“If we’d get in here and hustle a few days, we’d have the front ready to go,” Leon “Tunnie” Melsha said.
“I’m amazed,” said a skeptical Diane Melsha, Tunnie’s wife. “You work fast.”
The historic saloon’s recovery has been a bit like that — a series of fits and starts. But when Tunnie, 78, points out the progress the family has made since the June 2008 flood filled the building nearly to the first-floor ceiling, Diane, 76, has to concede things have come along.
“The bar is done, and the plumbing behind it is all cleaned up,” said Tunnie. “We’ve got to scrub up.”
The room has been repainted in two-tone earth tones, and the bar refinished. The tables are scrubbed, ready for their checked oilcloth tablecloths. The potbellied wood-burning stove is again bolted to its usual spot and its chimney connected, but Tunnie needs to weld a crack in its firebox, or replace it.
“Otherwise, I’ve got to go down to the cemetery and get my great-uncle Joe out of his cell down there to fix it,” said Tunnie.
That’s the way it is at the Little Bo, where the memories — or at least Tunnie’s stories — are thick as the goulash his son and manager Jeff served up there and will again, maybe by this summer (the recipes, passed on under some duress from previous owner Adolph Kalous, survive).
Opening after Prohibition’s end in 1935, the corner tavern was one of the first encountered by thirsty workers leaving the Sinclair meatpacking plant. It became an icon when Marvin Cone painted it and its big-bellied, overalled clientele in 1941, and the 1883 building was named to the National Register of Historic Places in 1998.
And it became an icon of the New Bohemia neighborhood’s flood recovery in fall 2008, when Coe College and the Marvin Cone Art Club commissioned a reproduction of the 1941 painting, with proceeds from its sale supporting flood recovery.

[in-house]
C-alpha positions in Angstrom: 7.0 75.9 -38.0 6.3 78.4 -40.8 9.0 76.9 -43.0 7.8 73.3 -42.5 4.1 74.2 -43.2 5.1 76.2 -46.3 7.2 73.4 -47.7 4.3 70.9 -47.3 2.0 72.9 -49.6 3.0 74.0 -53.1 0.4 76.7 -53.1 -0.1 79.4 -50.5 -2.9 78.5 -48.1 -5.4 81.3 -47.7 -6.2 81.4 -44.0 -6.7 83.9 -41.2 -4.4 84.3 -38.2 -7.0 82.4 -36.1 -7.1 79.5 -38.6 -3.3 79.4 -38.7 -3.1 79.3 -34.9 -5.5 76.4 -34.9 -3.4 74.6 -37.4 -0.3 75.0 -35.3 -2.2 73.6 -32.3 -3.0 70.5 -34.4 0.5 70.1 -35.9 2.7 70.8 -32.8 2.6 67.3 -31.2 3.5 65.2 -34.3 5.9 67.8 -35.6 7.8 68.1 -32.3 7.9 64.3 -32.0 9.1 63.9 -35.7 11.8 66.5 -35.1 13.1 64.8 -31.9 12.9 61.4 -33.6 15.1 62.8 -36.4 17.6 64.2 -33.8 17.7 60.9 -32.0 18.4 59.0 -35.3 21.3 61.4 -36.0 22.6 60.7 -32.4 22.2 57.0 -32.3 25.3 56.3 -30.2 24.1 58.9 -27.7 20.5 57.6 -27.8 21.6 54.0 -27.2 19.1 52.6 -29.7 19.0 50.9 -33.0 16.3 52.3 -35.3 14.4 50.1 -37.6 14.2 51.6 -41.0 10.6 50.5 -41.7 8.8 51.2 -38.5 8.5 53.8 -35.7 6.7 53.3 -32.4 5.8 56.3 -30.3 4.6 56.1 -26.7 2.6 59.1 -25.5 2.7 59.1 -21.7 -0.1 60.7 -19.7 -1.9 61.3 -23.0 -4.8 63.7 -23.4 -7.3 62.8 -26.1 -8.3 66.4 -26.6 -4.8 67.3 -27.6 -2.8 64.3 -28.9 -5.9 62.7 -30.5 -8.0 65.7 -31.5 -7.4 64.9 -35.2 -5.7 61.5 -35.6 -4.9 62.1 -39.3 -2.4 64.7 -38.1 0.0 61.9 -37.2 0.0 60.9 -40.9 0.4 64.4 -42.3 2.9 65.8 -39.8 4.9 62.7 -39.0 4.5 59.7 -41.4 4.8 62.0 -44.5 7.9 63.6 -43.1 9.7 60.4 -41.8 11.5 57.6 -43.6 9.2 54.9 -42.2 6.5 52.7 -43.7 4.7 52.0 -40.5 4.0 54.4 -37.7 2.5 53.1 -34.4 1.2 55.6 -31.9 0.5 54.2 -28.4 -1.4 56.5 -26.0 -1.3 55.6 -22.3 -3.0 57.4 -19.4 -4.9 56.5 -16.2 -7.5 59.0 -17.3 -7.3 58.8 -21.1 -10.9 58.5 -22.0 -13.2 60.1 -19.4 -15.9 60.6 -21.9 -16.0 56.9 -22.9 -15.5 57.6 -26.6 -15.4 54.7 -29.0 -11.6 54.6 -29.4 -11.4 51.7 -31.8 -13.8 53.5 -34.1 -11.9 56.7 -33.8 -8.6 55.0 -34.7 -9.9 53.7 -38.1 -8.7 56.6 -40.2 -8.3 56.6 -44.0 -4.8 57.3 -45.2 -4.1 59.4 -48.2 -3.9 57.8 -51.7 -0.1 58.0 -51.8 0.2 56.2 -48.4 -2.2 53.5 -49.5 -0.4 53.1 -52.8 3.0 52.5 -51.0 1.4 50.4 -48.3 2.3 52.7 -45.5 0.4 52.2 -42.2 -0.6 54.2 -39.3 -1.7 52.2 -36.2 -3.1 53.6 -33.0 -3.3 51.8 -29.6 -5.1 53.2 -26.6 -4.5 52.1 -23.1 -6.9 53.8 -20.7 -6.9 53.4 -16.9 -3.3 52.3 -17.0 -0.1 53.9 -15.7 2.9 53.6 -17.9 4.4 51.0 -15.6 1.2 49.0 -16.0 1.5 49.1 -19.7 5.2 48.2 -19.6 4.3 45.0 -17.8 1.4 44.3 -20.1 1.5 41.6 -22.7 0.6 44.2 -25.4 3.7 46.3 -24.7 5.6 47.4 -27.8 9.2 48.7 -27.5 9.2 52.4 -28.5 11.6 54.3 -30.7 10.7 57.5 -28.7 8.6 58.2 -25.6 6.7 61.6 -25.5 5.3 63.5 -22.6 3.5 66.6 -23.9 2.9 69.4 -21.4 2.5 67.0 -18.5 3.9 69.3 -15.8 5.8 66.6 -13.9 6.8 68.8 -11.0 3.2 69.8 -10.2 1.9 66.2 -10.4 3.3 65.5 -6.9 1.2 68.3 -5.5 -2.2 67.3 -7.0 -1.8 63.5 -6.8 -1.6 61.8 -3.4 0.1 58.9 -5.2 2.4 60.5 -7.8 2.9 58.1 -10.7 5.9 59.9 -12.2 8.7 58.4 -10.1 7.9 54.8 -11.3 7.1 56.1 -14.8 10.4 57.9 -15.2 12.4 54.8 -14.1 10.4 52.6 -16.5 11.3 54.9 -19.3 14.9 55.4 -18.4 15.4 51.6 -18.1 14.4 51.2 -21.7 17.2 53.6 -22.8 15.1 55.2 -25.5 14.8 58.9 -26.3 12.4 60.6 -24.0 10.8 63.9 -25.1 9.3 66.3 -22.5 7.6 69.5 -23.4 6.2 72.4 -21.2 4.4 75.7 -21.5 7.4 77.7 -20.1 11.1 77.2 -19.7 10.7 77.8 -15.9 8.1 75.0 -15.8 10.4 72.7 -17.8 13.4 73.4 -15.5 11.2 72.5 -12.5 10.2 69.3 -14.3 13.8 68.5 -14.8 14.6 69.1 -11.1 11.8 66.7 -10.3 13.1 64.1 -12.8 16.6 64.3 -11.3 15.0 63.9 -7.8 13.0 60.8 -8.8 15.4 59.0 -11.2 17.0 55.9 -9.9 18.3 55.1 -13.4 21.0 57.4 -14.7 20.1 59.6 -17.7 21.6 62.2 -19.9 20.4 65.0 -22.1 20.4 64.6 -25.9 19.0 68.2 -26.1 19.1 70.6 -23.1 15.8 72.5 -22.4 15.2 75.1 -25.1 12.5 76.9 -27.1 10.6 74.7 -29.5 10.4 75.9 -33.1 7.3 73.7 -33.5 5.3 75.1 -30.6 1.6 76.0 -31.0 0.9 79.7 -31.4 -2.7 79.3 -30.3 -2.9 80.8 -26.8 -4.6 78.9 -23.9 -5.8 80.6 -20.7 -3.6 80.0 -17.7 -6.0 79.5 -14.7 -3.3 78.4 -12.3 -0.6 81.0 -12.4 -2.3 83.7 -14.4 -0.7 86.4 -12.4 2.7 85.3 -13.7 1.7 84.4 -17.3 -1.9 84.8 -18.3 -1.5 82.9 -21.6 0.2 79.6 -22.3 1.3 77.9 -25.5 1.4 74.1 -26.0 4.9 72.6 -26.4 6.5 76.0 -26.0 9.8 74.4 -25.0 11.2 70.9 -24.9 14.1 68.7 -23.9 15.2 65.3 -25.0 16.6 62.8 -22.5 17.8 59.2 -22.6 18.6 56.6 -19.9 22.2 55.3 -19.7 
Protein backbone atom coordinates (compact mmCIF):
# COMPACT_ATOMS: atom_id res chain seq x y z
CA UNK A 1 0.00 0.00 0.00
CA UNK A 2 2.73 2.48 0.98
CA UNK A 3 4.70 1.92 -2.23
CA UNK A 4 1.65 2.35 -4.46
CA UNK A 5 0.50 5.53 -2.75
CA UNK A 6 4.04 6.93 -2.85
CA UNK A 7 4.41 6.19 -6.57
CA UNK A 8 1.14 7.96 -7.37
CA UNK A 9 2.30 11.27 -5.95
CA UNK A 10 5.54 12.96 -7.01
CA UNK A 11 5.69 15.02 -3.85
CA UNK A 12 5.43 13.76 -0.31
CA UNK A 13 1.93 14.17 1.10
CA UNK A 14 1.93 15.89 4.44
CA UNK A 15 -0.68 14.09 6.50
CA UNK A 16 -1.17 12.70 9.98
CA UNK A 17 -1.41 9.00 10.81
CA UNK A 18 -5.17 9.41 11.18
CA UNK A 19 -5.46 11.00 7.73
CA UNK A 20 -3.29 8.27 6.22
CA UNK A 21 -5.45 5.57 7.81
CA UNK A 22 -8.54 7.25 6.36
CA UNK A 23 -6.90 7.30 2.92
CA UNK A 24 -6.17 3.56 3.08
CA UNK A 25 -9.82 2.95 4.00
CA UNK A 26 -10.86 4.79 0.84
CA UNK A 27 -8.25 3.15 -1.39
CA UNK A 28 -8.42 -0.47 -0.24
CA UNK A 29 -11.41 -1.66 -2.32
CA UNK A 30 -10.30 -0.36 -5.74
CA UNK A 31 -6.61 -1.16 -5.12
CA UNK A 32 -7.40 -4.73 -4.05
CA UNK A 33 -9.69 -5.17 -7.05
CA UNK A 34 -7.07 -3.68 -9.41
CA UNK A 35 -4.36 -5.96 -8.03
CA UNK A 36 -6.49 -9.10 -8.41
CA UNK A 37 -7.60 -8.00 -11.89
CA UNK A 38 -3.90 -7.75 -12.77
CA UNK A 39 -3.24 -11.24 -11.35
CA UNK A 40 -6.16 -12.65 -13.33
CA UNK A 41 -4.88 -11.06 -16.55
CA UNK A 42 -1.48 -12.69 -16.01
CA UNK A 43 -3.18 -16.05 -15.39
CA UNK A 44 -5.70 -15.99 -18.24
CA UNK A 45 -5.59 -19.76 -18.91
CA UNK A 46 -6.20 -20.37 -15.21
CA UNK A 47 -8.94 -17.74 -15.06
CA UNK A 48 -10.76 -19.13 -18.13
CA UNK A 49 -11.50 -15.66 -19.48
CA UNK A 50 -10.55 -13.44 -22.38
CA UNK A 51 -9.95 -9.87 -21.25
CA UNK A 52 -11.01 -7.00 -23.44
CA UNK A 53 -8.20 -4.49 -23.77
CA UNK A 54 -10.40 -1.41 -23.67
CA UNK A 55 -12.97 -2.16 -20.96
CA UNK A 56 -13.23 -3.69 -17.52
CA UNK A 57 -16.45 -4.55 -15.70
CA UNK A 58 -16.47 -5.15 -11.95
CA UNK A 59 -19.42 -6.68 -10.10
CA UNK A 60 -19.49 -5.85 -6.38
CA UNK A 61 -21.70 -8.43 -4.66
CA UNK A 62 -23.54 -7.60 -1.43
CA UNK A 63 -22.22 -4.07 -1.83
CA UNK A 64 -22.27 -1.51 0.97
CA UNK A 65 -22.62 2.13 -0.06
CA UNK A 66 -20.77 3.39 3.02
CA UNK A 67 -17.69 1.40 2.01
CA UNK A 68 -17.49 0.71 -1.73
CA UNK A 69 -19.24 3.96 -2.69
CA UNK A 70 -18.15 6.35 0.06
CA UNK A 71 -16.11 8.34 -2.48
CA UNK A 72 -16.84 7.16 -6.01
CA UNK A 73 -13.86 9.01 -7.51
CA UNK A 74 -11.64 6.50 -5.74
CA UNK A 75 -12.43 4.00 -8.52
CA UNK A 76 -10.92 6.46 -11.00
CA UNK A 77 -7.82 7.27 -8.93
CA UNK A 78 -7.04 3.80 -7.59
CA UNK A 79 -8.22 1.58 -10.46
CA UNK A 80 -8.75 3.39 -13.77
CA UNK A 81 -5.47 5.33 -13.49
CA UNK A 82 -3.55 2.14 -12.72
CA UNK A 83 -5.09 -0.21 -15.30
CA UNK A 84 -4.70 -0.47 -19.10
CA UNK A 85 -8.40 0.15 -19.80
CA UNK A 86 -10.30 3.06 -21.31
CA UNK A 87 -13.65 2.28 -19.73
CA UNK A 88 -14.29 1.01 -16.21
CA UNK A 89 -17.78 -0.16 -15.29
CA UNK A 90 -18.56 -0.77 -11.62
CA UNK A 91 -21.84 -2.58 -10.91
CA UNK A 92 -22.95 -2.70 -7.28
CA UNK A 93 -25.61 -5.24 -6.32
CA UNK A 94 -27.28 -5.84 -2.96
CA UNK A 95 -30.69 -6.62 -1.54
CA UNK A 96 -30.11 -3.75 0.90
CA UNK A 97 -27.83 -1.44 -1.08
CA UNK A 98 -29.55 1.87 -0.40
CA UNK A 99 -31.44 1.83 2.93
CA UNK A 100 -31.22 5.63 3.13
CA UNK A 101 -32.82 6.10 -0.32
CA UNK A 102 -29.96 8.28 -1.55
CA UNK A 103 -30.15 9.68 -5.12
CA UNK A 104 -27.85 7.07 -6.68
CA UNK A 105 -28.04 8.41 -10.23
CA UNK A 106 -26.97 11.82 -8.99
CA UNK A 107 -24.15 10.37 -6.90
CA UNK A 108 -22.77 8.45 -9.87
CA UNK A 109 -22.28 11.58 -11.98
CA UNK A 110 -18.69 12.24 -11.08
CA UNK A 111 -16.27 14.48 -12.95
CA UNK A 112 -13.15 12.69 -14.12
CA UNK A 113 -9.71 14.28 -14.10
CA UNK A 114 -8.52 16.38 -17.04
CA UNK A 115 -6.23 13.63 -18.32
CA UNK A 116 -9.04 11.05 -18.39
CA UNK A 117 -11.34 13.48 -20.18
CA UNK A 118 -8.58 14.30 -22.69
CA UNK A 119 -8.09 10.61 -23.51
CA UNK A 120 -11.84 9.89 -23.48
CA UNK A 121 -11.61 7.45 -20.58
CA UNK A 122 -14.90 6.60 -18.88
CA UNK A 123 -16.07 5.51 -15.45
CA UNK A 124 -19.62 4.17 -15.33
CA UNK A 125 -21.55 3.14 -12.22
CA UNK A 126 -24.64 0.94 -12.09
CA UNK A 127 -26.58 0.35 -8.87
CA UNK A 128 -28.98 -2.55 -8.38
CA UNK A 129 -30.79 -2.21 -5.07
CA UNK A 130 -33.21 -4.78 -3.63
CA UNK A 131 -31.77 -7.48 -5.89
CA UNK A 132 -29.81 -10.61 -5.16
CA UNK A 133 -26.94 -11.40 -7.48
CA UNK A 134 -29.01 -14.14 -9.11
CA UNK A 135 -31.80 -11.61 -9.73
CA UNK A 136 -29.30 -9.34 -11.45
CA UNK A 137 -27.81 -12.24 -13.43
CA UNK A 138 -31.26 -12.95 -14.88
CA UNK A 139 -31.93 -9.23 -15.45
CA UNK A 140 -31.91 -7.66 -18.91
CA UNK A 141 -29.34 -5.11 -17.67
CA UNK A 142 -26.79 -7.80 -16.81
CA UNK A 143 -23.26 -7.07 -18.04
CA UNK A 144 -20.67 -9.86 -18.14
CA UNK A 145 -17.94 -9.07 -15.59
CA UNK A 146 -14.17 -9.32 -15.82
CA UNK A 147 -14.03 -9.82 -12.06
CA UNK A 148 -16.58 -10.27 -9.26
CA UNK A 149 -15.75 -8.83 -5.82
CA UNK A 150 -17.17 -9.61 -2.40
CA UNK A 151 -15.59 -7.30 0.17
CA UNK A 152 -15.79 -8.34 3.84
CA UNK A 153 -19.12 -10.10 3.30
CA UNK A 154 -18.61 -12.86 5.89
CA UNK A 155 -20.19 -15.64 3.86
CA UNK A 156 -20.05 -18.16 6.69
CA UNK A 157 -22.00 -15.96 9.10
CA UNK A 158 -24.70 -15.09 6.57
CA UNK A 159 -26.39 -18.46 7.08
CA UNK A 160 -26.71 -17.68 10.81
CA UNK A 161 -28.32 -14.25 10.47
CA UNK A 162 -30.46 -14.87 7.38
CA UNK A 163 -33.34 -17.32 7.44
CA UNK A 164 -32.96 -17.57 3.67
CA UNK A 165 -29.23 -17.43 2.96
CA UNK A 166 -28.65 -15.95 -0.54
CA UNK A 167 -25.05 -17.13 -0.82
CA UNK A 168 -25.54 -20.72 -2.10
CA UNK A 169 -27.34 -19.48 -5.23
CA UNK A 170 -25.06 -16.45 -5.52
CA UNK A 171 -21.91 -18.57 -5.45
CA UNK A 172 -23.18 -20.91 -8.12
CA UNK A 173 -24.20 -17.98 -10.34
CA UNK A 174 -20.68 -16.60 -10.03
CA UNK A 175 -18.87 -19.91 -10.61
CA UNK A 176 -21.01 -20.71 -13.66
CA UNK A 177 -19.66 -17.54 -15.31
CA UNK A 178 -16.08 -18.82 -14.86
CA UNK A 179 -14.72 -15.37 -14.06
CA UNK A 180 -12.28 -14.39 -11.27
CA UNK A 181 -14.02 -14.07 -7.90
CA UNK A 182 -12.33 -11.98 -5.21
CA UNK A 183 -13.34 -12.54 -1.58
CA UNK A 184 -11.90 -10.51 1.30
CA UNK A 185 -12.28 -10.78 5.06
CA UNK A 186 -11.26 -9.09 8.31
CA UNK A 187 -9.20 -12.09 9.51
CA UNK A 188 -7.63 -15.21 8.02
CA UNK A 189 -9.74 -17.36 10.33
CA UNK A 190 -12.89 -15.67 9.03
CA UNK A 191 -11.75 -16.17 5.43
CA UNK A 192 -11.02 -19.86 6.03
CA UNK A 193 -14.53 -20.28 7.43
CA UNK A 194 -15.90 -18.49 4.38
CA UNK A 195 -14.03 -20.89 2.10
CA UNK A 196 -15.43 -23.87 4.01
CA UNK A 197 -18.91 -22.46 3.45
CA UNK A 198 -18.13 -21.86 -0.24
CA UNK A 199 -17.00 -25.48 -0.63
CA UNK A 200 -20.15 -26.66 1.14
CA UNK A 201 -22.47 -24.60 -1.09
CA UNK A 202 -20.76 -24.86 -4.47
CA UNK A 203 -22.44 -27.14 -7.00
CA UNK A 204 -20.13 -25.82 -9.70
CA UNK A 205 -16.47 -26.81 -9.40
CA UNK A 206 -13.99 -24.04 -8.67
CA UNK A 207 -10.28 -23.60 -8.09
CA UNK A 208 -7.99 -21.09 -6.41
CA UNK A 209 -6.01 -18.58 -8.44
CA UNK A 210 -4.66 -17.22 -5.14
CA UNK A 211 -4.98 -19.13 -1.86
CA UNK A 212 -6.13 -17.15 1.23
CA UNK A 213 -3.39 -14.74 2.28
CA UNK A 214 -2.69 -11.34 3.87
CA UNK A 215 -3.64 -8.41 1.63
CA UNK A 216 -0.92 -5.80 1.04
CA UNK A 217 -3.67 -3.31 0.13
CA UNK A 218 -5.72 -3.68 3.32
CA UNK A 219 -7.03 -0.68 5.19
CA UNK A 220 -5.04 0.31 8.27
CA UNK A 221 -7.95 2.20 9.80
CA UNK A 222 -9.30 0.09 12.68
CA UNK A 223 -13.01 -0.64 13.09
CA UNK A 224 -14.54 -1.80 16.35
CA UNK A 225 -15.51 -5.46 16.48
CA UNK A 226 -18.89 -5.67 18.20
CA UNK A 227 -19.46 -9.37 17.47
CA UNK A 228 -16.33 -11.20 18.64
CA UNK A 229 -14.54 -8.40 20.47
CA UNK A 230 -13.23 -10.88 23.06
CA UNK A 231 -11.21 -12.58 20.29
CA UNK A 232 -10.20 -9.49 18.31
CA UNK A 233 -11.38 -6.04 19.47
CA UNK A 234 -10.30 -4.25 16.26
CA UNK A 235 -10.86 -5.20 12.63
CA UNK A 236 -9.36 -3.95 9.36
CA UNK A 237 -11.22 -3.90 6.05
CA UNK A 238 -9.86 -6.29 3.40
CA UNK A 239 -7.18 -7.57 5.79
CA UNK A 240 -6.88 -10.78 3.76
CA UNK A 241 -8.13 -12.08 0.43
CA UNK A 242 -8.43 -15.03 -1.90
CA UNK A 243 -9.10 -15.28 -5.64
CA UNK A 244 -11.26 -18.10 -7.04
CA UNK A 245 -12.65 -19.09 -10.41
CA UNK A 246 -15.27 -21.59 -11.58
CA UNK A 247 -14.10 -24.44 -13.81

“It’s not only a significant historical landmark, but it had the personality of the Czech Village/New Bohemia district,” Jim Jacobmeyer, president of the New Bohemia Group, wrote in an e-mail. “As I was told the first time I came in for a drink ‘If you want to get to know the personality of the district, spend a few hours with the characters down at Little Bo’s!’”
The Melshas have owned the place only since 1978, but it and Tunnie go way back.
“I used to go in there and have lunch and stuff and drink a little beer after work,” he said. “One day (Kalous) said, ‘I’m going to sell the place.’”
Another man was interested in buying, but Kalous settled on Tunnie, who’d helped his father install refrigeration there decades earlier.
“He said, ‘I don’t like either of you guys, but you’re my choice, I guess,’” said Tunnie, who took over Banjo Refrigeration Equipment from his father. “When I first bought it, there was still a lot of the old guys that was there when things happened.”
The front room is shaping up, but plenty of work is still to come in back, where wiring needs to be rerun and coolers and stoves replaced. Tunnie tapped state Jumpstart money to finance the repairs, but he figures he’ll have $100,000 of his own in it before he’s done. He’s investigating the building’s eligibility for special aid as a historic register site.
Someone who knew the place before the flood might find the tavern’s bare walls strange, but Diane hopes to replace many of the old photos, cartoons and clippings that covered them — a museum of local history, and the kind of thing certain chain restaurants spend good money to fake — before the flood.
“A lot of the stuff I gave to Jeff were copies, so we can get that back,” she said.
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“With Little Bo back in business, life can return to normal again,” wrote Jacobmeyer.